We installed the world’s highest weather stations on Mount Everest, offering new insights into water resources under climate change, and potentially improving climber safety.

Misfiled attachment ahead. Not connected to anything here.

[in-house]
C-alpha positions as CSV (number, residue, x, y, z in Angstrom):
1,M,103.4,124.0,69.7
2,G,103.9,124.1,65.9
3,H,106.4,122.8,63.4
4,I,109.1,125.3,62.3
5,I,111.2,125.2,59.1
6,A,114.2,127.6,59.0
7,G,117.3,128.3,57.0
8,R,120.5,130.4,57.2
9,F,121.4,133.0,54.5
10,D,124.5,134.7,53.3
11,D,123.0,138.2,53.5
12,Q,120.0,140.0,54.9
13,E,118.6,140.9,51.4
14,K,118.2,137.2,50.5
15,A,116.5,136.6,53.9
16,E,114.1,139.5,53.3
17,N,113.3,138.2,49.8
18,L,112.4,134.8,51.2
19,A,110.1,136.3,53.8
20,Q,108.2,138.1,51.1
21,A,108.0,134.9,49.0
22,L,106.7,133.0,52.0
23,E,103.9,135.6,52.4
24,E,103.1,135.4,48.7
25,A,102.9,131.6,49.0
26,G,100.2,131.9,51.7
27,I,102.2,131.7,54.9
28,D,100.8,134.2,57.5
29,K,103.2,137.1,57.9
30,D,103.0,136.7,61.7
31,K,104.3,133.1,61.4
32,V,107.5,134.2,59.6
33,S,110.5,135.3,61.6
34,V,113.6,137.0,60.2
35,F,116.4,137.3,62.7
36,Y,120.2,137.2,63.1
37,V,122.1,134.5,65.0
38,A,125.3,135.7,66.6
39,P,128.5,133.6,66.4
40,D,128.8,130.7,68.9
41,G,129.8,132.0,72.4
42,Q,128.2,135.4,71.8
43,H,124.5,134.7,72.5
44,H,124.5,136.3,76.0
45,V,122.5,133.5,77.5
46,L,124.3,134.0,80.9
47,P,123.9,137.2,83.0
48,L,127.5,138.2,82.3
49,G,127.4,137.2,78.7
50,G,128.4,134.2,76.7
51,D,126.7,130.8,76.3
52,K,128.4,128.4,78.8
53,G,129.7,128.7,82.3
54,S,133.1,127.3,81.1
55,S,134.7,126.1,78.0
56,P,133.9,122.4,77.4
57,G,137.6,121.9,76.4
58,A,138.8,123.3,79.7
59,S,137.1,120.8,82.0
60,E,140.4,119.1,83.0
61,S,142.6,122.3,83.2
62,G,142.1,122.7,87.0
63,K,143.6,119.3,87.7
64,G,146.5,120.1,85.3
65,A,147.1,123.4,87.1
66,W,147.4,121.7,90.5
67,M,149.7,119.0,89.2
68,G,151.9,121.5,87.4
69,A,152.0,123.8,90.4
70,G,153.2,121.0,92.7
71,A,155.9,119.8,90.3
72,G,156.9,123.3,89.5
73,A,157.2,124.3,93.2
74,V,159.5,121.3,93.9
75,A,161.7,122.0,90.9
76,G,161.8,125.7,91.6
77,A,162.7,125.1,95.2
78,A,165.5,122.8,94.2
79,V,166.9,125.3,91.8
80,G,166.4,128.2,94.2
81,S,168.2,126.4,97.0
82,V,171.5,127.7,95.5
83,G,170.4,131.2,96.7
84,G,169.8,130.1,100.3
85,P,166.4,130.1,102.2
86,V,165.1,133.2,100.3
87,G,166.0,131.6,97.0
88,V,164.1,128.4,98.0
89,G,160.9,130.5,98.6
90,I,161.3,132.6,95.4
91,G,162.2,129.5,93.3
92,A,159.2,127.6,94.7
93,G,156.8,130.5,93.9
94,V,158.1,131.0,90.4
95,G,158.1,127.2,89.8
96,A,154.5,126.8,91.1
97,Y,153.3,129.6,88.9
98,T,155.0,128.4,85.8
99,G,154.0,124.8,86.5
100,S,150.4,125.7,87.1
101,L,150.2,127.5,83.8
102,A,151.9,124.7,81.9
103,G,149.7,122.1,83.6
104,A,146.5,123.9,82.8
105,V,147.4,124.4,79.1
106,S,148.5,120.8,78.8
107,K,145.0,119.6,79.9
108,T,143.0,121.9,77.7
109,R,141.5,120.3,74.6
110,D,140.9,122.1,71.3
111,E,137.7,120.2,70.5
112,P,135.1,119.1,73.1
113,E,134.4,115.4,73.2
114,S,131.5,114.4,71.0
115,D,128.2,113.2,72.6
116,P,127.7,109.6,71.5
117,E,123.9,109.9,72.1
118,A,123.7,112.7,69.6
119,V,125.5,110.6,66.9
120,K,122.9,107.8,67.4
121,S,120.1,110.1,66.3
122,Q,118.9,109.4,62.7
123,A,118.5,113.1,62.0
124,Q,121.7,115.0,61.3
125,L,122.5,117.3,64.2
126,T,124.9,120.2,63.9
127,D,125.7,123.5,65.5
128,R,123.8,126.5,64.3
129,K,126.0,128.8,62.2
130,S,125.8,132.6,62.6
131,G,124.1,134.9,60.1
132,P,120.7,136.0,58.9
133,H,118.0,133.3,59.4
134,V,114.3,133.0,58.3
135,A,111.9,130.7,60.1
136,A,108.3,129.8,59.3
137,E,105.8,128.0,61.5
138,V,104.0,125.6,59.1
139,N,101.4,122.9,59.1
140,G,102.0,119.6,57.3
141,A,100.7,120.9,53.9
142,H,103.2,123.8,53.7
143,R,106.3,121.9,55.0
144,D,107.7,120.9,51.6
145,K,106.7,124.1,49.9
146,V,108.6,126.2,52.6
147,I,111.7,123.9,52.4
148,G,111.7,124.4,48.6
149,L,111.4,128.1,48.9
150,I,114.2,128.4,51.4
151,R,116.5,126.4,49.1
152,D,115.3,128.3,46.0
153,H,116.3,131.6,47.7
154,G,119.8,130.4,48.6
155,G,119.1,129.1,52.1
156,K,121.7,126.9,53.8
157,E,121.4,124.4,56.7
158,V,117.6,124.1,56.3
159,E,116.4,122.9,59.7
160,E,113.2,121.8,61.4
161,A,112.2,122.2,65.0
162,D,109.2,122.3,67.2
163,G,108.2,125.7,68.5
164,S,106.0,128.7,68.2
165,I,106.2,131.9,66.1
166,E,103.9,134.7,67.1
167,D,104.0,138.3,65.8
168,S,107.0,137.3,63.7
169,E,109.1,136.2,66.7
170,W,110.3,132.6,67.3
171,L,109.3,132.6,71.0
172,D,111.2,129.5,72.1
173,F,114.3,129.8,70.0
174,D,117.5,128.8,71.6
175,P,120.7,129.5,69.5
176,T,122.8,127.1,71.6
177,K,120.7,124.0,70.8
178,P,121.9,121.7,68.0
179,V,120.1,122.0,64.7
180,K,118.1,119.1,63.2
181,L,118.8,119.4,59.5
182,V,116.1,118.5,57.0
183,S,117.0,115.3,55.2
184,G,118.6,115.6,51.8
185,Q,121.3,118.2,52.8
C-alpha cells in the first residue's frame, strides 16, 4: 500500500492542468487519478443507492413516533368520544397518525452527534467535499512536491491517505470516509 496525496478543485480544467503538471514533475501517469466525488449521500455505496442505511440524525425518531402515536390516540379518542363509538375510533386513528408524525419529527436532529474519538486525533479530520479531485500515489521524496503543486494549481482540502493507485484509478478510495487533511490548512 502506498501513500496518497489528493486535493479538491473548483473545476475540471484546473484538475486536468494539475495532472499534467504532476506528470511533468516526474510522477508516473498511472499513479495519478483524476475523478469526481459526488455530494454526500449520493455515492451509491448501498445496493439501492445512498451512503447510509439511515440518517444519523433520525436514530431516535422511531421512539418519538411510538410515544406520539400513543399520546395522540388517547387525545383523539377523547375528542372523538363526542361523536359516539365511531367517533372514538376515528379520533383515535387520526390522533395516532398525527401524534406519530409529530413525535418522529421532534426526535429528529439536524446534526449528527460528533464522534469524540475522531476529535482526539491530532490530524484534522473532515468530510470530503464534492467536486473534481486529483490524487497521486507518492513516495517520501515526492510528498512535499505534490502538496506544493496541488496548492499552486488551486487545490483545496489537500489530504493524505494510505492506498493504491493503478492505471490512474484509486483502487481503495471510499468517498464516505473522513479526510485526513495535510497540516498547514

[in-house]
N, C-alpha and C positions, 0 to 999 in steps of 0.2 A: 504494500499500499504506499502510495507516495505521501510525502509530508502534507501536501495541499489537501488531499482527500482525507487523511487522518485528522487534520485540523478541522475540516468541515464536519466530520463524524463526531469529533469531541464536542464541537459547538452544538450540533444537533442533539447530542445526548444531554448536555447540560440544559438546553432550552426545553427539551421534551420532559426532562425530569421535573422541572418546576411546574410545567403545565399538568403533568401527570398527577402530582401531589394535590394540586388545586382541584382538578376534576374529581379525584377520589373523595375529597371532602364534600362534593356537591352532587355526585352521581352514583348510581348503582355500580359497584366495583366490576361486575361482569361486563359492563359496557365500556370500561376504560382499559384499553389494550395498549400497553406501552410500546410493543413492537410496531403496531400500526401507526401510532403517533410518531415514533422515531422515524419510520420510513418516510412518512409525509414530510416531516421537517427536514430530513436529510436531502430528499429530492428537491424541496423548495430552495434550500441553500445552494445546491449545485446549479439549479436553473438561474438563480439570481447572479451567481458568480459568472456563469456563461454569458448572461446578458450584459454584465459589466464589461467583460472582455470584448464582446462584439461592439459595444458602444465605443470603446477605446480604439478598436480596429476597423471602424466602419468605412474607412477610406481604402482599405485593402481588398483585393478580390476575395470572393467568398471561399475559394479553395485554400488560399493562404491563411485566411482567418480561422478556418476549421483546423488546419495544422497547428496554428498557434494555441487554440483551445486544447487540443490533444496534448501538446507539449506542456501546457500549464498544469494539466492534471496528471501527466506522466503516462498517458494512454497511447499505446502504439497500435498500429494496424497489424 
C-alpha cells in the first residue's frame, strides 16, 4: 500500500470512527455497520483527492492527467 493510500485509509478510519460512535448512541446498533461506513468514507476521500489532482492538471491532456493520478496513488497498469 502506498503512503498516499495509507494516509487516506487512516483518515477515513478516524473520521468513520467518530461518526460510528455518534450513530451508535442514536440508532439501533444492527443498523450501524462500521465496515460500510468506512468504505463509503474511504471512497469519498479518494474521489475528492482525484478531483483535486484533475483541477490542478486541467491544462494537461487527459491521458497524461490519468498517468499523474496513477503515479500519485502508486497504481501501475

As the highest mountain on Earth, Mount Everest is an iconic peak that offers an unrivalled natural platform for measuring ongoing climate change across the full elevation range of Asia’s water towers. However, Everest’s extreme environment challenges data collection, particularly on the mountain’s upper slopes, where glaciers accumulate mass and mountaineers are most exposed. Weather stations have operated on Everest before, including the world’s previous highest, but coverage has been sparse in space and time. Here we describe the installation of a network of five automatic weather stations (AWSs), including the two highest stations on Earth (8,430 m.a.s.l and 7,945 m.a.s.l) which greatly improves monitoring of this iconic mountain. We highlight sample applications of the new data, including an initial assessment of surface energy fluxes at Camp II (6,464 m.a.s.l) and the South Col (7,945 m.a.s.l), which suggest melt occurs at both sites, despite persistently below-freezing air temperatures. This analysis indicates that melt may even be possible at the 8,850 m.a.s.l summit, and prompts a re-evaluation of empirical temperature index models used to simulate glacier melt in the Himalaya that focus only on air temperature. We also provide the first evaluation of numerical weather forecasts at almost 8,000 m.a.s.l and use of model output statistics to reduce forecast error, showcasing an important opportunity to improve climber safety on Everest. Looking forward, we emphasize the considerable potential of these freely available data for understanding weather and climate in the Himalaya and beyond, including tracking the behavior of upper-atmosphere winds, which the AWS network is uniquely positioned to monitor.